Yes, Republicans worked shamelessly to suppress the vote in Texas, North Carolina and other states. Yes, the Koch brothers and others flooded key campaigns with money. And yes, some irresponsible voices played on fears of the electorate with wild statements conflating threats of Ebola, terrorists crossing the border and executive over-reach in Washington.

But the Democrats have only themselves to blame for an inept campaign that completely failed to build on a solid record of accomplishment. How could they do so badly despite a healthy growth rate, unemployment under six percent (although this figure masks a much grimmer reality), consumer confidence at a seven-year high and low inflation?

Their worst mistake was failing to champion the landmark reform that has delivered health care to 10 million people. They embarrassed themselves by disowning their leader. Instead of highlighting success they let themselves believe the Republican narrative – which was adopted by a typically lazy media – of a "deeply unpopular president." It did them no good. Most candidates in tough fights who distanced themselves from the president lost.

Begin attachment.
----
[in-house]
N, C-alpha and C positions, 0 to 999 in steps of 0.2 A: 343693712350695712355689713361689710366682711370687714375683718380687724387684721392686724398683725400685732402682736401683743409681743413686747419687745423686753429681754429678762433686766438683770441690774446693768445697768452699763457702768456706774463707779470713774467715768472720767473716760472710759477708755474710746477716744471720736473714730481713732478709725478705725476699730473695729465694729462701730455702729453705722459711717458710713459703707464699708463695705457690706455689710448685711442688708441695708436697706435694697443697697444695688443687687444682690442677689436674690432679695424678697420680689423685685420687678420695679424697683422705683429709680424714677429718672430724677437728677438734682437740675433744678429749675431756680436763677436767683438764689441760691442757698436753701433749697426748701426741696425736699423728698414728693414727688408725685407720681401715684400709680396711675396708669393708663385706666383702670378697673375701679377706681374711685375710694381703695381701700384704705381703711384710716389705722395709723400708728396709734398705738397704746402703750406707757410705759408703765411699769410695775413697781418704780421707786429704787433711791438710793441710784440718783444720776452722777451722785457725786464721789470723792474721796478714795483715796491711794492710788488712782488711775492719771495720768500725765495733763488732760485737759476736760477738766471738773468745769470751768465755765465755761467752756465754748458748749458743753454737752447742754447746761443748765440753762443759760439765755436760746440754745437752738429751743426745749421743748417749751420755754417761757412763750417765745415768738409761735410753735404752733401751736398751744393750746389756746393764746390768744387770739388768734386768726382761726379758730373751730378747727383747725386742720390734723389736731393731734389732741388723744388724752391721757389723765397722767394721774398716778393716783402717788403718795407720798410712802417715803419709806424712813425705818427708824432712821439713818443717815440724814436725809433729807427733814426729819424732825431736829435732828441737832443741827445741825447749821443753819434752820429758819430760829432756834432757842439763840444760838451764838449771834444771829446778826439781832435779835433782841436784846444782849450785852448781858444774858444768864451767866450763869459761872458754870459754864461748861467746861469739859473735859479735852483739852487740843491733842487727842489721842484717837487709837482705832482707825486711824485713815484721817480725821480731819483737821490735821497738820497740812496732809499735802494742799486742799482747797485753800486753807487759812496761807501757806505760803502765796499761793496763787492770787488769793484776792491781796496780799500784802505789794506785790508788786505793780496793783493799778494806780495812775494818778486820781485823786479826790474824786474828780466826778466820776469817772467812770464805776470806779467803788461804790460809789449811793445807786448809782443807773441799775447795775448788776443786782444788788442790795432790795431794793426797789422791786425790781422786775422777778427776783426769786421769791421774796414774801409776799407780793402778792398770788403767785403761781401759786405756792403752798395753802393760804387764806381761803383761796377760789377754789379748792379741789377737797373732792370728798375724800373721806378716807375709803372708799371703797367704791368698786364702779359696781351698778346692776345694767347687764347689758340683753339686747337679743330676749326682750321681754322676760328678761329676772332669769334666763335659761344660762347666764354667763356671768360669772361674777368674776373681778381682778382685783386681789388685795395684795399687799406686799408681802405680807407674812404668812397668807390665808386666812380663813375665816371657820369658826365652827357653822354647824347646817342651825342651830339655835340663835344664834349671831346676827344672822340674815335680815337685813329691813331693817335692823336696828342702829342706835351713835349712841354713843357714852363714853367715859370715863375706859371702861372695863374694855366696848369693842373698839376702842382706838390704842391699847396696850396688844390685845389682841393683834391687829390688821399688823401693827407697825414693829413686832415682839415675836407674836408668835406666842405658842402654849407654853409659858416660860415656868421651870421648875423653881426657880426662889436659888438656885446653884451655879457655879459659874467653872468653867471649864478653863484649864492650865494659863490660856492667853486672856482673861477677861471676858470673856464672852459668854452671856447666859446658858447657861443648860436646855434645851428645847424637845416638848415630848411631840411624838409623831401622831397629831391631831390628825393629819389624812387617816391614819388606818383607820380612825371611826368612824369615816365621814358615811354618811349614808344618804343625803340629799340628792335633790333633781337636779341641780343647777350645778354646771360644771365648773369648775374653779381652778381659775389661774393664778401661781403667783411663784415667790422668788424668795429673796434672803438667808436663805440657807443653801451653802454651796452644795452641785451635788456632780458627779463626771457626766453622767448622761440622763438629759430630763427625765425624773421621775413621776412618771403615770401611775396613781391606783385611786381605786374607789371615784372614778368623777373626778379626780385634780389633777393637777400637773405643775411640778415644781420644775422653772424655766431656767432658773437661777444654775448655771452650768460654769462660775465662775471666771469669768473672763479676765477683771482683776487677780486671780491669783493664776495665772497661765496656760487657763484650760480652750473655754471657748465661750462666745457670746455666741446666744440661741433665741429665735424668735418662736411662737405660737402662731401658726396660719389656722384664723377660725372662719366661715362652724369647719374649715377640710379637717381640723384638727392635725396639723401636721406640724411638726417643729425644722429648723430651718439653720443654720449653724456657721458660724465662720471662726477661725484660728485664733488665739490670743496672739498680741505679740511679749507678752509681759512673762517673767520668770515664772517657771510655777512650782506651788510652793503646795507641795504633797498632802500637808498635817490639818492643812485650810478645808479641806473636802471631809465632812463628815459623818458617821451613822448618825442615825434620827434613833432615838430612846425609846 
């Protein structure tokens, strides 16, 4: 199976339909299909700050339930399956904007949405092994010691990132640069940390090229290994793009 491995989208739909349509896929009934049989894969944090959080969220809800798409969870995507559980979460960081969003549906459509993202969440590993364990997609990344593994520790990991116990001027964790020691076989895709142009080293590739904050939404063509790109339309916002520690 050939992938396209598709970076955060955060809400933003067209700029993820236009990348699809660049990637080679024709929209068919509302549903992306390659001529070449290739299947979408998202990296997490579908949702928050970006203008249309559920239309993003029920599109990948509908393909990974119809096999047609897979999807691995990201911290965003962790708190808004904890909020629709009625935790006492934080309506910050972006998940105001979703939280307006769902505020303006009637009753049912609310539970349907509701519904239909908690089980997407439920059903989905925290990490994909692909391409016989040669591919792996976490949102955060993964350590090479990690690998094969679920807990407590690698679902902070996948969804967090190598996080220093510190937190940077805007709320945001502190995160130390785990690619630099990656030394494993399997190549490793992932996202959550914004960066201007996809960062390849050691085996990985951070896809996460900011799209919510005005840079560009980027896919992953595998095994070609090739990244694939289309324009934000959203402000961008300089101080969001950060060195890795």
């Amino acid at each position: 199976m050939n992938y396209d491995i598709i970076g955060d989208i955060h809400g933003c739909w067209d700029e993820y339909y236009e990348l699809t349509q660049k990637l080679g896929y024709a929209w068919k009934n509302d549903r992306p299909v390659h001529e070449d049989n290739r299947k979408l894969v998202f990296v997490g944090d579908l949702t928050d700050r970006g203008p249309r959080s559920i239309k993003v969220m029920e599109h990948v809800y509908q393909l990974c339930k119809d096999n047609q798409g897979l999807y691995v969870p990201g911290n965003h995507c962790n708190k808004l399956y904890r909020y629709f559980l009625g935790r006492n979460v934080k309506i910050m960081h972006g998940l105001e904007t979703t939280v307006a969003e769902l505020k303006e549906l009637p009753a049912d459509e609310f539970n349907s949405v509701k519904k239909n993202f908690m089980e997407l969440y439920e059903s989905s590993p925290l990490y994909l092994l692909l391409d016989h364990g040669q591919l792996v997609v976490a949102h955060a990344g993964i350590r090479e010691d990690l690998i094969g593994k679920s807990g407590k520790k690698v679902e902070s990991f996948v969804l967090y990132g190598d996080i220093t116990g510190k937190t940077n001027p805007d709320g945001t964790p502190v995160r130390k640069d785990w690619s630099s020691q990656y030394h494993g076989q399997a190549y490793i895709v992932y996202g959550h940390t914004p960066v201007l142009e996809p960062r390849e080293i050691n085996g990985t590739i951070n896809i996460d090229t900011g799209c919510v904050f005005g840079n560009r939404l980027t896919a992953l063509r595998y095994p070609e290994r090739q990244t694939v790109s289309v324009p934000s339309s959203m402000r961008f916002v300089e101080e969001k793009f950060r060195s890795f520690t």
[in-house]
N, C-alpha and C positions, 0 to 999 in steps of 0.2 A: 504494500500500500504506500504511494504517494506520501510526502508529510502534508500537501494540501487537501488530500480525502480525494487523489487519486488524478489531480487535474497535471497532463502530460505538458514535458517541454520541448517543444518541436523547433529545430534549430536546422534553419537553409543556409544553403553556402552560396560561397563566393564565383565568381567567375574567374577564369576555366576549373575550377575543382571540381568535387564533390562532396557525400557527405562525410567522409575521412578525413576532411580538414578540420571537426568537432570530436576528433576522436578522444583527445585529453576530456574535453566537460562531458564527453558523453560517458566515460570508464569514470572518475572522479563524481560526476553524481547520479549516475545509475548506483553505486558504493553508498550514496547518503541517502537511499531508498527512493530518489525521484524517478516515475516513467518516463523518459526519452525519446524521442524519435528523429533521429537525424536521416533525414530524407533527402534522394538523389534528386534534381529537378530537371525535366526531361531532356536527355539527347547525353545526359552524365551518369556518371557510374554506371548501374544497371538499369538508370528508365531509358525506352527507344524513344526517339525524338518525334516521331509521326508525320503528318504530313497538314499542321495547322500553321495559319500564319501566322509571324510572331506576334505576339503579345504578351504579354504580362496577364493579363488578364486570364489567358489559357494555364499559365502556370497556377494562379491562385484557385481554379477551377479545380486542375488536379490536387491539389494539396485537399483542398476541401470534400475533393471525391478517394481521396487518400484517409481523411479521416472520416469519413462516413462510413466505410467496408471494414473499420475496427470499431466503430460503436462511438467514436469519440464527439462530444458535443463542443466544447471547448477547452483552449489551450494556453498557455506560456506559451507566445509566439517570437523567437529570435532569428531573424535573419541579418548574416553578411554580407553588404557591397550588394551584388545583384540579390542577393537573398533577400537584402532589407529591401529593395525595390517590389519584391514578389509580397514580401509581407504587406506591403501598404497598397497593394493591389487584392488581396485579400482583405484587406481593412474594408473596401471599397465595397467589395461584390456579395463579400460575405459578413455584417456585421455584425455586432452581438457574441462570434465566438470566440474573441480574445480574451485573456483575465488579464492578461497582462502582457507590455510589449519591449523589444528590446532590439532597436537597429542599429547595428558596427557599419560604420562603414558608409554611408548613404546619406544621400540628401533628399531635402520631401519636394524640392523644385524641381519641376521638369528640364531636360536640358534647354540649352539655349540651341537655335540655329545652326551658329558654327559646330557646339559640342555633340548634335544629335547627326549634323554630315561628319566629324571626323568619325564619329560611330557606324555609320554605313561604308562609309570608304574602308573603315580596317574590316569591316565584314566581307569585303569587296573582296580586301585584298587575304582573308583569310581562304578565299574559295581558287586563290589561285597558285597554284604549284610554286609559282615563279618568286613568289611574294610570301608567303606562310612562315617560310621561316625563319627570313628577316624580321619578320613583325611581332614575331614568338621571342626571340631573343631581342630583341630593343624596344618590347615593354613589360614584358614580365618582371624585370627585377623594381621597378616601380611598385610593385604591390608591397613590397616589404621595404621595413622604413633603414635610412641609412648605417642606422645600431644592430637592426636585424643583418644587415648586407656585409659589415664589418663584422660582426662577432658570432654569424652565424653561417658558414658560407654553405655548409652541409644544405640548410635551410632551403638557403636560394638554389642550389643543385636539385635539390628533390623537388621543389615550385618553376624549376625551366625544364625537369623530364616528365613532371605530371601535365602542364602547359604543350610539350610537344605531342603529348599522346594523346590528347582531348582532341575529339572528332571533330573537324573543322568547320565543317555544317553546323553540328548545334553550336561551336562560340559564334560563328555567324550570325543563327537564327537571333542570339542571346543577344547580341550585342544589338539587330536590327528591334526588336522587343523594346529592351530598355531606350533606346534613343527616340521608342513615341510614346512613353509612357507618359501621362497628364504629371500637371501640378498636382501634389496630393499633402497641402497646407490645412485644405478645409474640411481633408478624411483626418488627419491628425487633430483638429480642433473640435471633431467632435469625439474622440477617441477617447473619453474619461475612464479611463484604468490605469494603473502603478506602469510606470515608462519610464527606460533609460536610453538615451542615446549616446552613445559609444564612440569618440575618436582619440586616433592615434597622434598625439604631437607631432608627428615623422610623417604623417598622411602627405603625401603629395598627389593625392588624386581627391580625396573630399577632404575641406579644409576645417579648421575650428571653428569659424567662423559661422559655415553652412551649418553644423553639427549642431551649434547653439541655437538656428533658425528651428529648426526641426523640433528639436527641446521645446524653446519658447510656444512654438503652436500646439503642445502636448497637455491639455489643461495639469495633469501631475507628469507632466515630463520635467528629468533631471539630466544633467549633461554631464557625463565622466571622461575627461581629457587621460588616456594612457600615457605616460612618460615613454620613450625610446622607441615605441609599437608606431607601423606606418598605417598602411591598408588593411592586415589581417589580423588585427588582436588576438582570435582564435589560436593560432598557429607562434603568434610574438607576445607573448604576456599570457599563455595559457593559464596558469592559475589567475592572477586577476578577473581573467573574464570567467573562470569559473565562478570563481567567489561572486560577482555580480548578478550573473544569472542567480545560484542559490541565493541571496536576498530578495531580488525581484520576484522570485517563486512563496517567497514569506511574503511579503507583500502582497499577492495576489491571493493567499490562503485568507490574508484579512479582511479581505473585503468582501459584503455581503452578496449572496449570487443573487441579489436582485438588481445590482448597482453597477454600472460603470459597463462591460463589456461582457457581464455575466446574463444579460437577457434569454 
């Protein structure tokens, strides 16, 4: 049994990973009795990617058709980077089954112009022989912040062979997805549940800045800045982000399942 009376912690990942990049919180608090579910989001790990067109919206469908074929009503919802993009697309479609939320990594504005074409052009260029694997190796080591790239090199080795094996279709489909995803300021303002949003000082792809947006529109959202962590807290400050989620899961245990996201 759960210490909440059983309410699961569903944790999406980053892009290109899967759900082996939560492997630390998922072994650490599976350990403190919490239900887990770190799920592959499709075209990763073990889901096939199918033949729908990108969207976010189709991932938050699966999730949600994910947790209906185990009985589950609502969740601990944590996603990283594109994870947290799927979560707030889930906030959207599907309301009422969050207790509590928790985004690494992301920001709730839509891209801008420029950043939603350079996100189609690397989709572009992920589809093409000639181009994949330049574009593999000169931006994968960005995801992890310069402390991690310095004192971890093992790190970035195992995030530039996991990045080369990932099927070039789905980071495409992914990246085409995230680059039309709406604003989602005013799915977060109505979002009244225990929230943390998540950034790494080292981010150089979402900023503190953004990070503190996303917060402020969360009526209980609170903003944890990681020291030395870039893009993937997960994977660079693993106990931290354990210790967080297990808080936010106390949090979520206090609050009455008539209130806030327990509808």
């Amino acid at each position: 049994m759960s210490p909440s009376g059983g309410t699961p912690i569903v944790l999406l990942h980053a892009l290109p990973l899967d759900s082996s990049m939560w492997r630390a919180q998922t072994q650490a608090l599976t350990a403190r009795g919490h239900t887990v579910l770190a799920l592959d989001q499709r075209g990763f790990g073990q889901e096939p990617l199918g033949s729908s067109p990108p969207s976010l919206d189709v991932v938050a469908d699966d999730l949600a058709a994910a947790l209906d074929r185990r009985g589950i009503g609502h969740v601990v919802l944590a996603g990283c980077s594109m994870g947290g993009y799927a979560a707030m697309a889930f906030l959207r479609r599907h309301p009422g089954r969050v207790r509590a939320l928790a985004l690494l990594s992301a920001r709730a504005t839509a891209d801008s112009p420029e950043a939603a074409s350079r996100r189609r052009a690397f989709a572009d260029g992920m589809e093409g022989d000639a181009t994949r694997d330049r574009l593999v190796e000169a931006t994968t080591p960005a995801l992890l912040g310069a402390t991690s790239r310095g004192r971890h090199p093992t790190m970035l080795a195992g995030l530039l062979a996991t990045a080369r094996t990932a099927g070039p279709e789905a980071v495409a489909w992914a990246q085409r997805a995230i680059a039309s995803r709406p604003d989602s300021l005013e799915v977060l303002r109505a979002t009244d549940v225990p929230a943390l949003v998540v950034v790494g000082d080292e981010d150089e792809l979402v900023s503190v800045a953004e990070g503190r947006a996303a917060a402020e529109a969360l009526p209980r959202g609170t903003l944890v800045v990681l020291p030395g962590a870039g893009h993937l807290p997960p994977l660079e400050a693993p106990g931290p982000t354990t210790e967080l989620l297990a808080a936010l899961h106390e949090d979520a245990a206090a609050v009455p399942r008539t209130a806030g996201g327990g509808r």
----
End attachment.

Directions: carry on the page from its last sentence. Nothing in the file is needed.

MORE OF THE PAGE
It was no surprise that the base did not turn out. Why would African Americans be energized when candidates held the first black president at arm’s length? Why would Latinos turn out for the Democrats when the Obama administration decided to delay executive action on immigration until after the election in the hopes of protecting vulnerable candidates? In Texas, Republican Greg Abbot garnered 45 percent of the Latino vote in his successful gubernatorial campaign.

Democrats relied too heavily on single issues such as women’s reproductive rights. By appealing only to minorities, single women and millennials they may be able to win the White House but not the House or Senate. Republicans were more disciplined than in previous elections and managed to keep the lunatic fringe in check. And there is serious thinking going on among some leading conservatives on reforming the tax code to make it friendlier to work and to families and to close loopholes; others are looking at criminal justice reform. 

There is another factor that Democrats ignore at their peril. They must take seriously the need to reach white males, both middle class and blue collar workers, and address their anxieties.